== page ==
25 minutes | Apr 15th 2019

e010- "I never lose. I either win or I learn."| Ed Bilat with Harsh Sabikhi, Country Manager, GitHub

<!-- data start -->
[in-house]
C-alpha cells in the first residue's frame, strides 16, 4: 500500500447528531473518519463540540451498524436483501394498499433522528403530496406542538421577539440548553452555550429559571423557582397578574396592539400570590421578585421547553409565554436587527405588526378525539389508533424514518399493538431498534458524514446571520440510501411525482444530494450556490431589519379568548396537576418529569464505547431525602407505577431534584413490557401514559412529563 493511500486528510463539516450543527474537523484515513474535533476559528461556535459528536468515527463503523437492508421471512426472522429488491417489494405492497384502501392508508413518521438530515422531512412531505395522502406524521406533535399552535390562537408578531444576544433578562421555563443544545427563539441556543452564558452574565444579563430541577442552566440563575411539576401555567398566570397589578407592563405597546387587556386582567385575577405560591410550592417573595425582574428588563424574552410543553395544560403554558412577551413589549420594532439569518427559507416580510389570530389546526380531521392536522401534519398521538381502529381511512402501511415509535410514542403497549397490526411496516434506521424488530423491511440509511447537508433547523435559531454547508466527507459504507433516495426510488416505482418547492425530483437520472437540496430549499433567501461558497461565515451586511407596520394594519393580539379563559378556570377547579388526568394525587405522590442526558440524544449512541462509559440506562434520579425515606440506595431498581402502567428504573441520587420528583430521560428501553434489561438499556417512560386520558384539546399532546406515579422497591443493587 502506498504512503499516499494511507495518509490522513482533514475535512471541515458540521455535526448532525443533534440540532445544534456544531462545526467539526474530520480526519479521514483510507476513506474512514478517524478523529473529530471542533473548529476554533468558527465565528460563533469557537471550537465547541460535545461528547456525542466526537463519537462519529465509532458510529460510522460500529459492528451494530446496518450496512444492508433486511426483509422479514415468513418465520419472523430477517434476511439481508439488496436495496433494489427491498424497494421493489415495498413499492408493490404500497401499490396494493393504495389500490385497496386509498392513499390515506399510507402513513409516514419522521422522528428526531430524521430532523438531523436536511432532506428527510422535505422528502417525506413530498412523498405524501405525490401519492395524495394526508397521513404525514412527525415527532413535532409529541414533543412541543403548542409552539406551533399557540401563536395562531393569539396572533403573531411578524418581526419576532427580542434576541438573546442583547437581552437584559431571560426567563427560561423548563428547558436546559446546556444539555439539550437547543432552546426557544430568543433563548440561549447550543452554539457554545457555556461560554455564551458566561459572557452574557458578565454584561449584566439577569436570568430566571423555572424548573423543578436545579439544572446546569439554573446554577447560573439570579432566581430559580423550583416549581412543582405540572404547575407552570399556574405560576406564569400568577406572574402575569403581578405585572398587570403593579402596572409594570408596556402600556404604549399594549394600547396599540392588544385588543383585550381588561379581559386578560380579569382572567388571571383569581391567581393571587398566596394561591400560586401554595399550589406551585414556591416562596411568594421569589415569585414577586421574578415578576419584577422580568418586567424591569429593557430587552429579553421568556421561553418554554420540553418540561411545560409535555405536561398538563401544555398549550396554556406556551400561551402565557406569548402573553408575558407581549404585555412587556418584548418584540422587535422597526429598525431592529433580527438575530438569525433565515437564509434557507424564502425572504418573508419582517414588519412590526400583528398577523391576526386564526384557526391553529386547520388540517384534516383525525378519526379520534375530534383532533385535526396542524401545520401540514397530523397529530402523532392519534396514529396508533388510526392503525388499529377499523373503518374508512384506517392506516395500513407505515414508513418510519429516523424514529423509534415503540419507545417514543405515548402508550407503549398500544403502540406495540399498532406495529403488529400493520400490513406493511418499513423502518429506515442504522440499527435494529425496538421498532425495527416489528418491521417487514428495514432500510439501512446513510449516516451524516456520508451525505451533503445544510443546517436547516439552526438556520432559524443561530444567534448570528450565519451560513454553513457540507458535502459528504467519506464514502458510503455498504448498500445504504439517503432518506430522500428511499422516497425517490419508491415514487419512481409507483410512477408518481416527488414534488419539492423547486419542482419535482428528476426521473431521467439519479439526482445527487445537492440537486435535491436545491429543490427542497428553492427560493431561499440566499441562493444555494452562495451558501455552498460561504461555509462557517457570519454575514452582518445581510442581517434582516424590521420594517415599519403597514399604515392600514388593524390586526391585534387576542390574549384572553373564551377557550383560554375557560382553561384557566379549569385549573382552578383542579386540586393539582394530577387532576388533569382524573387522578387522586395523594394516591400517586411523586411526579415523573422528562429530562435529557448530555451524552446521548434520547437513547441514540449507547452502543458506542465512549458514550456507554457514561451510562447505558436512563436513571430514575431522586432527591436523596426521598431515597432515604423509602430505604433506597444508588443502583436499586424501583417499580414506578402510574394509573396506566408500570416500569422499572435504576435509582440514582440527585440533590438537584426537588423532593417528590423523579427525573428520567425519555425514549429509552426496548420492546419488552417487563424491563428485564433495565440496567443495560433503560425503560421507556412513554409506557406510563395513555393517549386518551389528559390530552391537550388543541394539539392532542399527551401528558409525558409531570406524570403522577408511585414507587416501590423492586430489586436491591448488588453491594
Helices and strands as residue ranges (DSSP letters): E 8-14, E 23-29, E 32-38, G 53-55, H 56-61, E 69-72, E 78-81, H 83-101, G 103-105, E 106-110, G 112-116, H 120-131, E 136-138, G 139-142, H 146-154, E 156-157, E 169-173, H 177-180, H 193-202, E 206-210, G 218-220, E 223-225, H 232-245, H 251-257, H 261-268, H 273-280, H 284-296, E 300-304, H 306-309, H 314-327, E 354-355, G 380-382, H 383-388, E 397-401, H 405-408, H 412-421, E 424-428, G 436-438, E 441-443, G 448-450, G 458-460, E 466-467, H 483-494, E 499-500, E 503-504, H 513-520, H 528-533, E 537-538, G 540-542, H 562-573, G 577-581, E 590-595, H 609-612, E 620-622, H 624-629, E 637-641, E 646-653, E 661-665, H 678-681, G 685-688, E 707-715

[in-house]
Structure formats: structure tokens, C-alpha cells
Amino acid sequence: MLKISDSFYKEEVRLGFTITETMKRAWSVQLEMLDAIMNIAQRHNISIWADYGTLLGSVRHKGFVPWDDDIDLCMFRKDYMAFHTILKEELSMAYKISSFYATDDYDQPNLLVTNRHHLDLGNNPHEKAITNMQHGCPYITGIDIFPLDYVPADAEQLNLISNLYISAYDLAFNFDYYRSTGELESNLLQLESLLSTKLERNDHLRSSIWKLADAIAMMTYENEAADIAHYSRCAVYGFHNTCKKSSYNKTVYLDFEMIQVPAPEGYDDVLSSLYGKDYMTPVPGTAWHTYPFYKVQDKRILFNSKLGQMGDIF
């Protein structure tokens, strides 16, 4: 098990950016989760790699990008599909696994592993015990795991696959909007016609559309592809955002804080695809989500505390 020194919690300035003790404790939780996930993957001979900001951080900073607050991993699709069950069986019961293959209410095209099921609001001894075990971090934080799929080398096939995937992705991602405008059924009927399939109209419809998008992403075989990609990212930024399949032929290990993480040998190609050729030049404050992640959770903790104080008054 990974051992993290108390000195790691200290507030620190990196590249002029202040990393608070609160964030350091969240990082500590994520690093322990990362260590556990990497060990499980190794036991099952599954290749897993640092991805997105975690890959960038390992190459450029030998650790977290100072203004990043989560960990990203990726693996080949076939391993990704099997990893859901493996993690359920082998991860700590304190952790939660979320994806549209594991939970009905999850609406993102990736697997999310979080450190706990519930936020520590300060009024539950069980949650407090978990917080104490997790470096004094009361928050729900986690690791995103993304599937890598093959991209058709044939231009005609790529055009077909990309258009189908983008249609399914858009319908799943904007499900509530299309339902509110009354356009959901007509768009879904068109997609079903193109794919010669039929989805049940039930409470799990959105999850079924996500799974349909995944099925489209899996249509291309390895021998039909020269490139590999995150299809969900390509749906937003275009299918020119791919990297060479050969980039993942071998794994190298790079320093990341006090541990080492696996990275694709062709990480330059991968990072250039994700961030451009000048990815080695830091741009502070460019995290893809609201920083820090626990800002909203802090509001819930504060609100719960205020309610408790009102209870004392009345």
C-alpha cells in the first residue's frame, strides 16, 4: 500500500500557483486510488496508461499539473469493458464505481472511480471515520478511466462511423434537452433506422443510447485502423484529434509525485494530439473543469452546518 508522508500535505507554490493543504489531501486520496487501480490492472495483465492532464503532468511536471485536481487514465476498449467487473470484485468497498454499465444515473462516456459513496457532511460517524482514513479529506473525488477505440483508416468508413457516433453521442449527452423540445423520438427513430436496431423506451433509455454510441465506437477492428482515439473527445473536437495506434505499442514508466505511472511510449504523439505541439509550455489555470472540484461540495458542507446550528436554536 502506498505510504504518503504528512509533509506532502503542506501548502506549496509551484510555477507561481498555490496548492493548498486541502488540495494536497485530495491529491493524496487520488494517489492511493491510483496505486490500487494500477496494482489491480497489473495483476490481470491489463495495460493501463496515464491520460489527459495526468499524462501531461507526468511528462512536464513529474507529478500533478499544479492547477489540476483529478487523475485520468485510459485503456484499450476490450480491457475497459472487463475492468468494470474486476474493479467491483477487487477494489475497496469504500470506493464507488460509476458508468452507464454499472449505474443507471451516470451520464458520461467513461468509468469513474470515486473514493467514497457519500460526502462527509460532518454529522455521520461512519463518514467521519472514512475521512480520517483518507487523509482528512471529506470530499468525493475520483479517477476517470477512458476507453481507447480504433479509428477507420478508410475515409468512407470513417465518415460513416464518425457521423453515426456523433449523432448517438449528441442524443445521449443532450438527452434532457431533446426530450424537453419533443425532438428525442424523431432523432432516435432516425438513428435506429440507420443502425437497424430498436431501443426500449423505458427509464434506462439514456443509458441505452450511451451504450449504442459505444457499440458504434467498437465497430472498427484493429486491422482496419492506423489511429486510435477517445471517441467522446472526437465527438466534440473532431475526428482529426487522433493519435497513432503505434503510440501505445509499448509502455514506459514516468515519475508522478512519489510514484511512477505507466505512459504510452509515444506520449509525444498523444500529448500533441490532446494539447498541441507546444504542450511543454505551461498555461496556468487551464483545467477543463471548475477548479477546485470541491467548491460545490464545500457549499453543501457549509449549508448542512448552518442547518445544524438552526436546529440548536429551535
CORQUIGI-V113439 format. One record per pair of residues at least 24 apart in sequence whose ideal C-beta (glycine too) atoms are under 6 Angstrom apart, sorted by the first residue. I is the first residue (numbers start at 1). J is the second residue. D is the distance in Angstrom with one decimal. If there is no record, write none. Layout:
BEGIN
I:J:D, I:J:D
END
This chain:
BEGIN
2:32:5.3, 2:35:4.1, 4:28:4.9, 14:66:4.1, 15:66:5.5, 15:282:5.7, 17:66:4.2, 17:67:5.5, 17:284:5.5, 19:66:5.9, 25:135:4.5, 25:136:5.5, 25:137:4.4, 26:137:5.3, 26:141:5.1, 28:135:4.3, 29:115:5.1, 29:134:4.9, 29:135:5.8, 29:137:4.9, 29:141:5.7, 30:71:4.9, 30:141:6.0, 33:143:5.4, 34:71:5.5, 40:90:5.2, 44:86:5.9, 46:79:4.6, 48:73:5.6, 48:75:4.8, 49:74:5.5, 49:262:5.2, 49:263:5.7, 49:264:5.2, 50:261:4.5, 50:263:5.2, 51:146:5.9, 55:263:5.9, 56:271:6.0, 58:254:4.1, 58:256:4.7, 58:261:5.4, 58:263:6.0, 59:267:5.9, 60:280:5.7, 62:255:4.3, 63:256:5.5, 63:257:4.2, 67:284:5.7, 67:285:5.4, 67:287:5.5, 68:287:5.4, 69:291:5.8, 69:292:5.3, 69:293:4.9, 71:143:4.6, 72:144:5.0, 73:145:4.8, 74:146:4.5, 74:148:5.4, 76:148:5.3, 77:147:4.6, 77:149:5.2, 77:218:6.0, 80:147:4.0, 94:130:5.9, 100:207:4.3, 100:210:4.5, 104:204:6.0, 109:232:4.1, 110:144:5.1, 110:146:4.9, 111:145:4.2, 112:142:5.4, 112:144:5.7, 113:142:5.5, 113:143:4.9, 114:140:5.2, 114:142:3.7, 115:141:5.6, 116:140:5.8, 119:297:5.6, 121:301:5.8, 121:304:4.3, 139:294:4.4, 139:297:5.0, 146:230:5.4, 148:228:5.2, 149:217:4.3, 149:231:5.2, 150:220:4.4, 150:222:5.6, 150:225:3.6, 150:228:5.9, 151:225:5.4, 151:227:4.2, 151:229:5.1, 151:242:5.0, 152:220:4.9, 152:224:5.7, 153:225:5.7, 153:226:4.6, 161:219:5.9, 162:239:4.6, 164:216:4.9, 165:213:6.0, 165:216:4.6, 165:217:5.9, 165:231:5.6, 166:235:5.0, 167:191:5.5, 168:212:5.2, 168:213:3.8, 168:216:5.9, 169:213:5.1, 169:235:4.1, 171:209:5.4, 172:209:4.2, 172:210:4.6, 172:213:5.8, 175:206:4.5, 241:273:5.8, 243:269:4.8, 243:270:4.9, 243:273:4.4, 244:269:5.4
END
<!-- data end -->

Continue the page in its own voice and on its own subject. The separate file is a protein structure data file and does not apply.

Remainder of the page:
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Harsh Sabikhi is the Country Manager for GitHub Canada responsible for growing the Canadian region.  Harsh started off as a software engineer writing applications in C, C++, and Java for Texas Instruments.  In 2006, he transitioned into technical sales and eventually into software sales. Harsh is passionate about perpetual learning, change, and lean operations.  Harsh is a native of Toronto and holds an Electrical Engineering degree from McMaster University.  Outside of work Harsh is a new dad and has a 3-month-old boy. He enjoys spending time playing hockey, golf, and baseball.    WHAT YOU WILL LEARN IN THIS EPISODE: Inspiration story of Jack Ma (Alibaba Group)  Storytelling techniques deployed at GitHub by Harsh  The importance of keeping up  the pace of change in the sales world today How competition and cooperation will influence the future of sales. SHOW NOTES [00:08] Introduction [00:36] Welcome Harsh [00:49] Type of business stories that inspire Harsh [00:52] Jack Ma’s story ( Alibaba Group) [01:06] Being a firm believer in positive thinking [01:56] The win or learn Strategy [02:34] Transitioning from Software Engineering to Sales [05:49] Presenting and gathering feedback [06:36] Product knowledge [08:06] Bridging roles (having a cross-functional team) [08:46] How it felt to be the first Canadian sales rep for his company [11:25] Isn’t it hard to coach and mentor cross-functional teams? [12:01] Knowing the profile of your team is a key [12:37] What kind of stories do you tell to gain customer’s trust? [14:50] Customer experience and community [15:25] The future of software development [16:19] Why do some sales teams fail? [17:07] The relationship between the pace of change and commoditization [18:30] Advice for starters and college students [19:24] Challenges facing business owners [21:23] The future of businesses [22:00] The Art of Storytelling     SHOW TRANSCRIPT   Harsh Sabikhi:               00:00                To me, the art of storytelling is you tie personal experience to the product that you're selling. Automated Voice:         00:12                This is the storytelling for sales podcast, a show about leveraging the power of storytelling to ignite your sales performance and grow your business. Ed Bilat:                        00:22                Hi, and welcome back to the storytelling for sales podcast. I'm your host Ed Bilat. Today we have Harsh Sabikhi country manager of GitHub joining us from Toronto, Canada. Harsh Sabikhi, welcome to the show. Harsh Sabikhi:               00:39                Thank you. Ed Bilat:                        00:41                Great to have you here, so Harsh, we'd love to hear your story. It's very exciting. But before we jumped in, we'll ask you one of our traditional questions. What type of business success story inspires you and why? Harsh Sabikhi:               00:53                Sure. I would have to say Jack Ma, he had failure after failure, but he never gave up. I can't remember how many times he actually got rejected from jobs and some schools. Personally, I'm a firm believer in positive thinking. Where a positive mindset, leads to great results. However, failure allows us to take a step back and analyze ourselves. The situation and why we failed, this is where combining a positive attitude with learnings from failure comes into play. Jack Ma learned something from each of his failures early on, to now create one of the largest companies in the world. Ed Bilat:                        01:34                That's a great example. I think he was... I think he applied them for a fast food restaurant like 20 times and he was the only one rejected, I think. Harsh Sabikhi:               01:47                Exactly but he didn't let that bother him and that's the best thing. Because I think it was Muhammad Ali as well, who followed this strategy before Jack Ma who said, I either win or I learn. Ed Bilat:                        02:03                I think you hit the very important point because sometimes we get into this culture of win or lose. Instead of using the word lose, you use the word to learn. This way it's more positive. A great example. Obviously, in our generation, that's it... It's one of the tremendous success stories. Somebody coming out of nowhere and becoming... Building the new brand an exciting brand, which is worldwide accepted. Okay, great. Let's turn the spotlight back at you if we can so a software engineer who went to sales. Now I have to say this, it almost never happens. Cause I remember running a sales team myself. My guys, my sales guys, we were extremely scared of all the engineers and coders. Whenever we would have to go talk to them it was like... I don't understand it, what I'm going to say? What we found out then engineers, they want to talk to sales. They were just scared because they thought we were all crazy, obnoxious people who exist to sell the product, which actually should be selling itself. You crossed that bridge. Tell us about this experience. How did you do it? What did you do it? Take us. Harsh Sabikhi:               03:25                Sure. I did everything you just mentioned and that is spot on, I would say was spot on a long time ago, 1520 years ago, and that's when I was a developer. I would say... I think the personality and because of social media, because of our interactions online, the developers over time have changed as well. The developers are now a lot more what I call business friendly or customer friendly if you will but let's talk about my transition. I have an electrical engineering background. I went to Mac Master and I did an internship with Texas Instruments, in 2001 and then that's when I got into actually writing software for a large organization. I also developed software for that. But so in the early two thousand when I was a software developer up until 2006, I knew I had a passion for building things. Harsh Sabikhi:               04:24                I enjoyed writing software. The joy I took was seeing how my software was being used. It wasn't until when... I say being used, meaning being used by the end customers. It wasn't until my mentors within the engineering organization, the product marketing, the product management organization brought me along on their sales calls or conferences and I actually got feedback firsthand from the customers using the software. That's when I realized there's a bridge right there, that the problem development has had for a very long time is it's been a siloed organization. It still it is. Ed Bilat:                        05:09                Yes, you work alone. Harsh Sabikhi:               05:10                It still is in a lot of organizations today, where the developers are completely disconnected from the end stakeholders. They typically have internal stakeholders and those internal stakeholders work with the external stakeholders. It wasn't until I got to leave my desk to meet the clients and customers, and realized, wait a minute. Harsh Sabikhi:               05:30                That's actually pretty, it's fun because you're listening to your customer, you see what they want, and then you turn that into a feature request or an enhancement request or a bug fix on your backlog, and then you go from there. It was at that point where I realize, I'm going to swiftly ...slowly start to transition into more of a product management project manager role to do that. Then from there then I said, okay, well that's great. I realize I love presenting in front of customers. I am not scared of doing that and I love gathering feedback. That's when I realized, what other customer-facing roles can I do? The logical choice was sales. I had the luxury of working for a fortune 80 company in Texas Instruments and I had to start from scratch and I'm not going to lie to you, it was a bit of a step back, if you will, from a career perspective where, being a developer right now, literally you start from the bottom and be a technical sales associate at Texas Instruments. Harsh Sabikhi:               06:32                Then I became a technical sales rep and then go on from there, but it was a jump that I really enjoyed doing because I knew if I didn't do this now, it would be much more difficult later on. Ed Bilat:                        06:45                Did the product knowledge and understanding your own code, give you the confidence of talking to clients? Harsh Sabikhi:               06:54                Absolutely, that's exactly right. Because I used to write software, it was called code composers studio was the software that we built. I wrote an application that allowed embedded developers to view what's going on into their associate, the system on a chip. Then later, when I moved into hardware sales at Texas Instruments, I was selling those chips. I knew the software that was going to help them make use of those chips. Ed Bilat:                        07:24                Interesting, so it actually helps you, of course, you had to learn new sales techniques and approaches influencing, presenting, closing. This is a new world. However, you already had the background of actually understanding the product. Cause, I don't know how many times I can tell that we'd been sitting in the board room. Right. So on the first day, it's just a sales team p